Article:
Perspective and Vantage Point

I read a post this morning concerning OpenSocial and how Facebook was becoming like Microsoft, because they were “closed” and “not compatible” with the “emerging standard” of OpenSocial (as opposed to the “de facto” standard of Facebook).

First of all, if there is a dearth of OpenSocial apps (and there are) and if everyone is paying lip service but putting very few real dollars behind it, how in the hell is OpenSocial an “emerging standard?” If anything, it is a “hoped for” emerging standard for everyone kicking themselves for not being first mover in the market. By the time the OpenSocial folks get their act together, everyone will realize that it is NOT write once, run everywhere, but instead write fifty separate times to SAY you run everywhere – and of course the novelty of widgets long worn off and we’re off to the next thing.

The other thing that got my juices going was reading another blogger parroting the canard that Microsoft is not compatible with itself (probably wrote that on an Apple system, which makes the irony even more laughable). I bet Raymond Chen of MS would have something to say about how compatible MS has been over the years.

In fact, it can be argued that to its detriment MS has clung tenaciously to keeping its systems entirely backward compatible and has forced it to not recognize the right time to jettison old technologies and embrace the new world order (web, mobile, online TV, gaming – at least initially).

I can give a real world personal example of how well MS has kept consistent and compatible with itself. I wrote an MS-DOS C language (version 1 or 2 of the compiler – so long ago I forget) program that did electrical contractor estimating in 1987. It was used to estimate the “new” (at the time) Nashville airport terminal project for the prime contractor.

I wrote my own screen and form handling (replete with direct video memory writes) using the old Btrieve B-tree data handler (not database – schemas were for wusses back then). Pretty cool stuff for the time and fast as well.

Fast forward to 2006. I get a call from the contractor. HE WAS STILL USING THE ORIGINAL PROGRAM. He wanted me to add a few new features. I would have been glad to do so… except after almost 20 years I couldn’t find the original source. Long story short, the project was re-written as an MS Access application by a friend common to me and the customer.

Folks, that is an application that ran for nearly 20 years (!!!) without modification across multiple generations of MS operating systems. And almost spanned a generation of human life.

Look, Microsoft can be said to many things. Many bad things. Most of them true.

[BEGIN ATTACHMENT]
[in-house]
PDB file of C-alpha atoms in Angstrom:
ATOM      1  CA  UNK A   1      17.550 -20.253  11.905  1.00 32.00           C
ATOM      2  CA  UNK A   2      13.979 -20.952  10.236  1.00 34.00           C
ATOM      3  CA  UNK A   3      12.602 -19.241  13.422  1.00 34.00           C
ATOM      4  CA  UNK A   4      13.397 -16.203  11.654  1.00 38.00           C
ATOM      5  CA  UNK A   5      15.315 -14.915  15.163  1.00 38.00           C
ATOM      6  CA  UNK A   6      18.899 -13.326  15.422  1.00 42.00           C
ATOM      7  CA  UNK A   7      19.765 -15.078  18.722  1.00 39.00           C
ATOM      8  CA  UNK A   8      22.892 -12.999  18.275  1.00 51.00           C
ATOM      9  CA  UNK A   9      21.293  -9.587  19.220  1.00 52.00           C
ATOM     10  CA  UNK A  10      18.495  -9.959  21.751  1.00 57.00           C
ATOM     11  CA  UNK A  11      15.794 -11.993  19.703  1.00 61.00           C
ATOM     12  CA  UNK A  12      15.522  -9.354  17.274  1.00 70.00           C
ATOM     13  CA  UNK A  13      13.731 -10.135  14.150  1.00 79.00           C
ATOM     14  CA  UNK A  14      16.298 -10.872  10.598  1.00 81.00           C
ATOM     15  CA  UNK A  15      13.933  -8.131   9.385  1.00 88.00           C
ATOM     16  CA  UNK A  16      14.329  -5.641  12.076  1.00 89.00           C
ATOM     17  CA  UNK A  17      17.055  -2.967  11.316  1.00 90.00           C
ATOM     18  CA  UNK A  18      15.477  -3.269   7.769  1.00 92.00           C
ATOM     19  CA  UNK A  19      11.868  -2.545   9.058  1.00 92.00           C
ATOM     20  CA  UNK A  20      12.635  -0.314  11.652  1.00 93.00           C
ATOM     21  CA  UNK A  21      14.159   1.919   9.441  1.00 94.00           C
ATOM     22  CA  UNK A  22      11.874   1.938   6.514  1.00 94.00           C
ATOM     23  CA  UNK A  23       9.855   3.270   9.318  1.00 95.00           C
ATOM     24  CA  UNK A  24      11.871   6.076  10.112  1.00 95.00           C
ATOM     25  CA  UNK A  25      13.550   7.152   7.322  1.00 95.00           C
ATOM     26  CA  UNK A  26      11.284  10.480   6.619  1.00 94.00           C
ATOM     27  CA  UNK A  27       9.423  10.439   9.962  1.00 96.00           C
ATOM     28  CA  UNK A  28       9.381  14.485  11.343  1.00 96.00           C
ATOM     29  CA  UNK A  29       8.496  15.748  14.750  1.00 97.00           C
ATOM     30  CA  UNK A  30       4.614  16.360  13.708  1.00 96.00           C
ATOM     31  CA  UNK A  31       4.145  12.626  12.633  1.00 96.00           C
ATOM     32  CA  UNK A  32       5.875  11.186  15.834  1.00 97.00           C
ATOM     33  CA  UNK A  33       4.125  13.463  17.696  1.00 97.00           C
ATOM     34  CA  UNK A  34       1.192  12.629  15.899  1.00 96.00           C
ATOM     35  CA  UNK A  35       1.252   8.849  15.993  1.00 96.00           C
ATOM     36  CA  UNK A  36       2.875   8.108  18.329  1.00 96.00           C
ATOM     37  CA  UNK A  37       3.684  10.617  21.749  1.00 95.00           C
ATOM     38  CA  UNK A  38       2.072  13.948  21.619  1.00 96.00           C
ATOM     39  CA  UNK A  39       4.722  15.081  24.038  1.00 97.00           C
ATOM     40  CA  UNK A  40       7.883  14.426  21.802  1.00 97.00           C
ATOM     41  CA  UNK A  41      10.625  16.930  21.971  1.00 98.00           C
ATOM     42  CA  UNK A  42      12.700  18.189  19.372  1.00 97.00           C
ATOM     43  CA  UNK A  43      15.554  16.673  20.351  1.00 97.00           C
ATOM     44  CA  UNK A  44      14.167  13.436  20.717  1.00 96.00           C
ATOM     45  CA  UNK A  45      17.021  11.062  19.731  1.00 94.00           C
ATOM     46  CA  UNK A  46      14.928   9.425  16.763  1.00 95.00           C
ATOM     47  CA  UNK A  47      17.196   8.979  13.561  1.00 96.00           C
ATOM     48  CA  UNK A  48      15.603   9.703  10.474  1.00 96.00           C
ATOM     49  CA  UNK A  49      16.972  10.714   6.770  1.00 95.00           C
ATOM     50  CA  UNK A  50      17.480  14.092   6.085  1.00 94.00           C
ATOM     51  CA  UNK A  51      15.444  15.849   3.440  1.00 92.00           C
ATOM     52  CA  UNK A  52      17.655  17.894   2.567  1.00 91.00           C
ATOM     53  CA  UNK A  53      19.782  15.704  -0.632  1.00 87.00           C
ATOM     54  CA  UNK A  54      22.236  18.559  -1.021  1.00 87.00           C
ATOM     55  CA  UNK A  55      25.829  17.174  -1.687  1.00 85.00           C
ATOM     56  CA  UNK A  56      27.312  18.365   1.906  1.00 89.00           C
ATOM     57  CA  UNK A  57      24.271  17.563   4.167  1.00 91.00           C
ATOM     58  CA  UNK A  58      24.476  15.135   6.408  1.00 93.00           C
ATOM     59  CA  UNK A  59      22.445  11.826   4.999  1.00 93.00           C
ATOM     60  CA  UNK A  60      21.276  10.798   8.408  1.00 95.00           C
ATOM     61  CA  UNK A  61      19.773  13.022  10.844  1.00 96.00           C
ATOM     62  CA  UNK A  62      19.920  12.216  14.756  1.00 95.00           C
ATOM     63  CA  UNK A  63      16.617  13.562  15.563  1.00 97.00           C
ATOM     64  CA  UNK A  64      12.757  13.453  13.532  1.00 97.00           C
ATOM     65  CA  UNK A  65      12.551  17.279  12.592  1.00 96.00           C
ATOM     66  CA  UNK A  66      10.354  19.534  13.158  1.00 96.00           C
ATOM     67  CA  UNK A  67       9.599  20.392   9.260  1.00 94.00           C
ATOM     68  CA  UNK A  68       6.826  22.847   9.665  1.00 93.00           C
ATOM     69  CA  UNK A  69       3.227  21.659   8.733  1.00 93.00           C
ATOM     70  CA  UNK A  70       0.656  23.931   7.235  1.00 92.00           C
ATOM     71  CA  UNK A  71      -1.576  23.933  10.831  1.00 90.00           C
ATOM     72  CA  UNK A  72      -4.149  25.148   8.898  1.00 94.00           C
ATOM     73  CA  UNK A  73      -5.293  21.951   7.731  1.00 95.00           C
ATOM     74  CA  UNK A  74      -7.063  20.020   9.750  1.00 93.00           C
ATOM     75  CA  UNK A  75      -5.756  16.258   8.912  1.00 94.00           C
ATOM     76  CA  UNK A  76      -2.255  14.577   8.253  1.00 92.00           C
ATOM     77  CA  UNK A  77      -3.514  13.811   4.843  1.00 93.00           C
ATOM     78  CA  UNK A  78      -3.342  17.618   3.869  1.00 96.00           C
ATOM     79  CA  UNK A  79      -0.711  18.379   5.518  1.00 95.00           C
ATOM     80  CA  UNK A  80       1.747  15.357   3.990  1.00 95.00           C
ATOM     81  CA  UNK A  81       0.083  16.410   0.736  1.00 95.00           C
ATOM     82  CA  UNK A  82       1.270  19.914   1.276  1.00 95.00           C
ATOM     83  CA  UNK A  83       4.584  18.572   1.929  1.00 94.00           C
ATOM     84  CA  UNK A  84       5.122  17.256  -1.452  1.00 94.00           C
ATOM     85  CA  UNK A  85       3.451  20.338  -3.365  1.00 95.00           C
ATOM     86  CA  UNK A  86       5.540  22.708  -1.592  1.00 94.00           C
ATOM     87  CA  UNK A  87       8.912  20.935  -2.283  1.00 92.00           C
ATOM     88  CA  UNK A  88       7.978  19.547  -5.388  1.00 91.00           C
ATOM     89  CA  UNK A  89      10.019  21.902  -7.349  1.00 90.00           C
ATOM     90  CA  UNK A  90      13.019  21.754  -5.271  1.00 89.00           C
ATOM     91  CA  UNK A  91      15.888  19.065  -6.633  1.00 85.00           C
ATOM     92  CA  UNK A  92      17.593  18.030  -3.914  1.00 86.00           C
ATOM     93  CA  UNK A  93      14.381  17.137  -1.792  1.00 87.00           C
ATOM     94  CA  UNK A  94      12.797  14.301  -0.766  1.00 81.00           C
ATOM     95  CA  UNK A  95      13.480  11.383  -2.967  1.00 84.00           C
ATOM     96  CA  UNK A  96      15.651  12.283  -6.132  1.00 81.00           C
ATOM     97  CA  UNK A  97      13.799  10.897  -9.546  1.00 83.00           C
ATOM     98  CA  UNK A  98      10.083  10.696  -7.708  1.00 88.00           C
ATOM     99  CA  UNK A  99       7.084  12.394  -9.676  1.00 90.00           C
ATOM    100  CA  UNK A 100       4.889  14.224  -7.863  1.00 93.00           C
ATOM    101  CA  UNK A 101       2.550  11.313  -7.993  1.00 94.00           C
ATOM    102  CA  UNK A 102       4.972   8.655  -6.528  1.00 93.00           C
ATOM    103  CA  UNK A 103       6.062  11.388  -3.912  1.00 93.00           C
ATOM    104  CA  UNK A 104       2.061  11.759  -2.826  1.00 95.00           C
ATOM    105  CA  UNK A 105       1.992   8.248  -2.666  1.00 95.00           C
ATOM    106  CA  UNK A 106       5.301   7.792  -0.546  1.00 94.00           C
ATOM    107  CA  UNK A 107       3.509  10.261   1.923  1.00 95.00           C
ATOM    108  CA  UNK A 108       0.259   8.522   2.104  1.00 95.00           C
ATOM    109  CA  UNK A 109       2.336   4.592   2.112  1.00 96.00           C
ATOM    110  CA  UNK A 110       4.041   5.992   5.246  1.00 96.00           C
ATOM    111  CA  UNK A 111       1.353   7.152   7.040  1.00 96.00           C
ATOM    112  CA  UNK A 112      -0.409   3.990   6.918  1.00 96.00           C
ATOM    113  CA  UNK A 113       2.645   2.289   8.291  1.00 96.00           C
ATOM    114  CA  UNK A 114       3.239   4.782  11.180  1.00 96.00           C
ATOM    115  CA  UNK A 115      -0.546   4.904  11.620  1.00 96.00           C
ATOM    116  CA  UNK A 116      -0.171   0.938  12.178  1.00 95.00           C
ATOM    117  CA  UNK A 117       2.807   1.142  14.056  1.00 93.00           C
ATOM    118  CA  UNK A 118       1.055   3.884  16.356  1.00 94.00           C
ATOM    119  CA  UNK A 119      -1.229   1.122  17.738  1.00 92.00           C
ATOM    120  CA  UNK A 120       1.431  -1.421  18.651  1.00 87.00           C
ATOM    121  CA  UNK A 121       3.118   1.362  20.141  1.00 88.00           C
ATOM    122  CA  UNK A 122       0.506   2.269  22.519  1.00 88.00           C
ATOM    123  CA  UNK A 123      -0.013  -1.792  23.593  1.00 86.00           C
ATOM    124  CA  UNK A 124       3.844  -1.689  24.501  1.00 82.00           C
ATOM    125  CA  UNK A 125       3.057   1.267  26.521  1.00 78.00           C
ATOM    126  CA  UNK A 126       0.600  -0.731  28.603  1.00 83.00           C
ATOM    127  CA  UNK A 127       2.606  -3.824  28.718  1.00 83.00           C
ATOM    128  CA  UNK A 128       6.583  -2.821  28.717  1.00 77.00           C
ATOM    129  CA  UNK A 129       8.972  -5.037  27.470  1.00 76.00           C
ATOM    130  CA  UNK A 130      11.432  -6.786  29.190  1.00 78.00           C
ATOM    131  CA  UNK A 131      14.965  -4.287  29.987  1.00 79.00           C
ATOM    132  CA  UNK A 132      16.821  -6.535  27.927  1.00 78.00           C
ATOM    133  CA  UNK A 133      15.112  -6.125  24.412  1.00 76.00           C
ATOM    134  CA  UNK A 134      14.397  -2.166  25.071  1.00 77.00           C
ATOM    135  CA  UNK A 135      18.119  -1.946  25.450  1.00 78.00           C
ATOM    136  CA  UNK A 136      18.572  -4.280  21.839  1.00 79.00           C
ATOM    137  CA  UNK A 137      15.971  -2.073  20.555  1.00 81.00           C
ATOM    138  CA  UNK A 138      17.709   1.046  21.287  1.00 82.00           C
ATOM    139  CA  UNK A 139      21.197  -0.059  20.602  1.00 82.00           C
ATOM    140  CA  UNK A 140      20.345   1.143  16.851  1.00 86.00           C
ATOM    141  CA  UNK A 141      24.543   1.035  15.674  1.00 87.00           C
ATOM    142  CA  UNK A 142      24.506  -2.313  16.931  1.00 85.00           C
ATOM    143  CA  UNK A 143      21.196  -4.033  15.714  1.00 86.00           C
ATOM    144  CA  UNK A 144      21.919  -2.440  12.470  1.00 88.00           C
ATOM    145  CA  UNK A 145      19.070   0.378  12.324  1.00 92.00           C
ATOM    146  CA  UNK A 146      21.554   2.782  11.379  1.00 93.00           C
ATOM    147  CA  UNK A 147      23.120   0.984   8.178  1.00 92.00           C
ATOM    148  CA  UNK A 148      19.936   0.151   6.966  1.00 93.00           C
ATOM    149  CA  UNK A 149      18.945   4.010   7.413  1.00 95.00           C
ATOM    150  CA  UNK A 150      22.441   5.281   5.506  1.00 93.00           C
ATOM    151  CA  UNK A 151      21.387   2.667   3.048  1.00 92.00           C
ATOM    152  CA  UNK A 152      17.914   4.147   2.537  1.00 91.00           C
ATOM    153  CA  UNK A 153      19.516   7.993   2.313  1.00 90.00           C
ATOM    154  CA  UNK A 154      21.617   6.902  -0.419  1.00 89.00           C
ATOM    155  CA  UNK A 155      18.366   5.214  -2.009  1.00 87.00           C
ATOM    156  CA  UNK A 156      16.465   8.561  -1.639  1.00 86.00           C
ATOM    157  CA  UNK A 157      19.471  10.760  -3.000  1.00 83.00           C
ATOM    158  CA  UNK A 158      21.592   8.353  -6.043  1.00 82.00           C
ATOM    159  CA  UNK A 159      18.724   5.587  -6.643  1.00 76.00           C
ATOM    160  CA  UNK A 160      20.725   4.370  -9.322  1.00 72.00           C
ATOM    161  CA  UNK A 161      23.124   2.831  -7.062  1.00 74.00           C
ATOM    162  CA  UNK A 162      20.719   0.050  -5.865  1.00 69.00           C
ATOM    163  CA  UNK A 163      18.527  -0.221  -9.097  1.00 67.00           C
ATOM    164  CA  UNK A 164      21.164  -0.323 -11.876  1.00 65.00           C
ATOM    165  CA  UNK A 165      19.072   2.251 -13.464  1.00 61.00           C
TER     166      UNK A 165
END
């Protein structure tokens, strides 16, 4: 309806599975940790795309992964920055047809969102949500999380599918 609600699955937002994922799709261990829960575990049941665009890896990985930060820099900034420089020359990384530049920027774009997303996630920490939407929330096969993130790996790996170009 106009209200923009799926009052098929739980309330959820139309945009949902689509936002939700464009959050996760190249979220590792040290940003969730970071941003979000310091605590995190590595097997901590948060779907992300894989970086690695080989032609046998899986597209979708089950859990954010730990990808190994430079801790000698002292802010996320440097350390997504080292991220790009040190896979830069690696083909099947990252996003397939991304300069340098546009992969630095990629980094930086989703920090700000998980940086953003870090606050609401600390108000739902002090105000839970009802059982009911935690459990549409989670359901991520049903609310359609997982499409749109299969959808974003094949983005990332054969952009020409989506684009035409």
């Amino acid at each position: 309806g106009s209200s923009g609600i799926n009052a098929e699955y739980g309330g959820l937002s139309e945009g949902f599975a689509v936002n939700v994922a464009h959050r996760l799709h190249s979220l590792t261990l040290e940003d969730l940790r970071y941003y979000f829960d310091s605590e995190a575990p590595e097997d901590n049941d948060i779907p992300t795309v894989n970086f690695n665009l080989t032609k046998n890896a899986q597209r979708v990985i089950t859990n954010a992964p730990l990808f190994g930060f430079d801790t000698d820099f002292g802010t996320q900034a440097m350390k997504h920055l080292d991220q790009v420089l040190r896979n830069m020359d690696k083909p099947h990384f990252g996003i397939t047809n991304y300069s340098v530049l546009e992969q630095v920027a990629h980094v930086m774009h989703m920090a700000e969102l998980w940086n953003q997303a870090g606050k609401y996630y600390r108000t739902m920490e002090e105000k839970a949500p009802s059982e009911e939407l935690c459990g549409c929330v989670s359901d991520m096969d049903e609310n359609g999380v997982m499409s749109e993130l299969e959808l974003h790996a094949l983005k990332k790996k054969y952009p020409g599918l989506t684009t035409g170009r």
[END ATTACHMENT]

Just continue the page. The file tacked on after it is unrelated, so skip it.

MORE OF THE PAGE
But please – if you say that they (Microsoft) are not consistent with themselves, that they break with each generation, you gotta do more than parrot the basement losers who have never held a paying job in their life. Because the fact of the matter is that most companies do a damn good job at remaining as backward compatible as they can to remain as profitable as they can for as long as they can.

I challenge anyone to show me an Apple application that has run continuously on whatever hardware is current at the time with no code changes from 1987 in a working production environment.

I really would like to see it, but I wouldn’t hold my breathe. These are the same guys, remember, that come out with a new iPod the minute you buy one; a new iMac with an OS that is not compatible with the old hardware. The makers of the Newton.

Disclaimer: I have owned both PCs and all generations of the iMac, have two iPhones, and a handful of iPods spanning all generations.

We tend to make ridiculous generalizations because we lack perspective or our vantage point is too close to the ground to see above the horizon (forward and backward pointing).

I’m not saying one’s point of view is only valid after years of experience (though there is much to be said about that assertion), nor am I saying that wisdom comes only with age (it doesn’t).

I am saying that before we make pronouncements about what is standard, what is reality, we should at least try to do a sanity check beyond the view of a couple of years, beyond the span of our echo chamber that is the social media / social graph / web two oh hype machine, beyond our personal knowledge.

Without context, continuity, and perspective all we are doing is generating is comedy. And it’s not even that funny.